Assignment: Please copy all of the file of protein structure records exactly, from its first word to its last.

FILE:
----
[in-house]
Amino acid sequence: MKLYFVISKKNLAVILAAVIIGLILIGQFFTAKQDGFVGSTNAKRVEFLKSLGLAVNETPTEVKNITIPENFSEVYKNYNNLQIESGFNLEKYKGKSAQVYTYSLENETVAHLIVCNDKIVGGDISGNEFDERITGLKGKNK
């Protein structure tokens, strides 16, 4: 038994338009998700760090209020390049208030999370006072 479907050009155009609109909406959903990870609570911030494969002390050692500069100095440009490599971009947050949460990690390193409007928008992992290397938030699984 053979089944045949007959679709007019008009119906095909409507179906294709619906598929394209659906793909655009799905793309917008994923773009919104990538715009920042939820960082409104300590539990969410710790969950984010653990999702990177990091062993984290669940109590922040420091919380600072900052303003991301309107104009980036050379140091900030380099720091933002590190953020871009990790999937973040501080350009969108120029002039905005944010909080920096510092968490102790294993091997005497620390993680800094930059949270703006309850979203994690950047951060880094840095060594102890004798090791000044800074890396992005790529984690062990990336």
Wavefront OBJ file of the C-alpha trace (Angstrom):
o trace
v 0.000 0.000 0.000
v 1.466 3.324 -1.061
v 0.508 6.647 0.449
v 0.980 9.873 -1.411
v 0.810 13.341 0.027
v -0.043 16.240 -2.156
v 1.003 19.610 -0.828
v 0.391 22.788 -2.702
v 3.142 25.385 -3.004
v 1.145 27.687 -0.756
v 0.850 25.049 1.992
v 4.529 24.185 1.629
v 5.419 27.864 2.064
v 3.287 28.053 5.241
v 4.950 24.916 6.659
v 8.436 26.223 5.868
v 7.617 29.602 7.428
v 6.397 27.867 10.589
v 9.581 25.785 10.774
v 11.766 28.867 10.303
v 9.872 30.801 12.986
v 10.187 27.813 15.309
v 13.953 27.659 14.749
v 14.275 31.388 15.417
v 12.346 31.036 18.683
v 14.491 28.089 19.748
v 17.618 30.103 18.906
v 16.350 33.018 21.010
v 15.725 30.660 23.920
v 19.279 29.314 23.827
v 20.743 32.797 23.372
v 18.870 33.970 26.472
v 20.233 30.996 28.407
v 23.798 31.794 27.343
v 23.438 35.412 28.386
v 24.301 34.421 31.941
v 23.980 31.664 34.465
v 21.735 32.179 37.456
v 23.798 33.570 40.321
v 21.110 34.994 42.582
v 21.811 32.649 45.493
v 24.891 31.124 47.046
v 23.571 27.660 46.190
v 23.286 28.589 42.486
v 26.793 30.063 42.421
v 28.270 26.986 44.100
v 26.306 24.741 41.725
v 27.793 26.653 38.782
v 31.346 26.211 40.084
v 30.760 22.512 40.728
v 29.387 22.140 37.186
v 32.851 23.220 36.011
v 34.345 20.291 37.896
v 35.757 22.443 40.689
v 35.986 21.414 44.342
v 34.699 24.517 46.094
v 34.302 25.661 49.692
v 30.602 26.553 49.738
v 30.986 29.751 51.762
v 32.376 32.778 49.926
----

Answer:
[in-house]
Amino acid sequence: MKLYFVISKKNLAVILAAVIIGLILIGQFFTAKQDGFVGSTNAKRVEFLKSLGLAVNETPTEVKNITIPENFSEVYKNYNNLQIESGFNLEKYKGKSAQVYTYSLENETVAHLIVCNDKIVGGDISGNEFDERITGLKGKNK
């Protein structure tokens, strides 16, 4: 038994338009998700760090209020390049208030999370006072 479907050009155009609109909406959903990870609570911030494969002390050692500069100095440009490599971009947050949460990690390193409007928008992992290397938030699984 053979089944045949007959679709007019008009119906095909409507179906294709619906598929394209659906793909655009799905793309917008994923773009919104990538715009920042939820960082409104300590539990969410710790969950984010653990999702990177990091062993984290669940109590922040420091919380600072900052303003991301309107104009980036050379140091900030380099720091933002590190953020871009990790999937973040501080350009969108120029002039905005944010909080920096510092968490102790294993091997005497620390993680800094930059949270703006309850979203994690950047951060880094840095060594102890004798090791000044800074890396992005790529984690062990990336």
Wavefront OBJ file of the C-alpha trace (Angstrom):
o trace
v 0.000 0.000 0.000
v 1.466 3.324 -1.061
v 0.508 6.647 0.449
v 0.980 9.873 -1.411
v 0.810 13.341 0.027
v -0.043 16.240 -2.156
v 1.003 19.610 -0.828
v 0.391 22.788 -2.702
v 3.142 25.385 -3.004
v 1.145 27.687 -0.756
v 0.850 25.049 1.992
v 4.529 24.185 1.629
v 5.419 27.864 2.064
v 3.287 28.053 5.241
v 4.950 24.916 6.659
v 8.436 26.223 5.868
v 7.617 29.602 7.428
v 6.397 27.867 10.589
v 9.581 25.785 10.774
v 11.766 28.867 10.303
v 9.872 30.801 12.986
v 10.187 27.813 15.309
v 13.953 27.659 14.749
v 14.275 31.388 15.417
v 12.346 31.036 18.683
v 14.491 28.089 19.748
v 17.618 30.103 18.906
v 16.350 33.018 21.010
v 15.725 30.660 23.920
v 19.279 29.314 23.827
v 20.743 32.797 23.372
v 18.870 33.970 26.472
v 20.233 30.996 28.407
v 23.798 31.794 27.343
v 23.438 35.412 28.386
v 24.301 34.421 31.941
v 23.980 31.664 34.465
v 21.735 32.179 37.456
v 23.798 33.570 40.321
v 21.110 34.994 42.582
v 21.811 32.649 45.493
v 24.891 31.124 47.046
v 23.571 27.660 46.190
v 23.286 28.589 42.486
v 26.793 30.063 42.421
v 28.270 26.986 44.100
v 26.306 24.741 41.725
v 27.793 26.653 38.782
v 31.346 26.211 40.084
v 30.760 22.512 40.728
v 29.387 22.140 37.186
v 32.851 23.220 36.011
v 34.345 20.291 37.896
v 35.757 22.443 40.689
v 35.986 21.414 44.342
v 34.699 24.517 46.094
v 34.302 25.661 49.692
v 30.602 26.553 49.738
v 30.986 29.751 51.762
v 32.376 32.778 49.926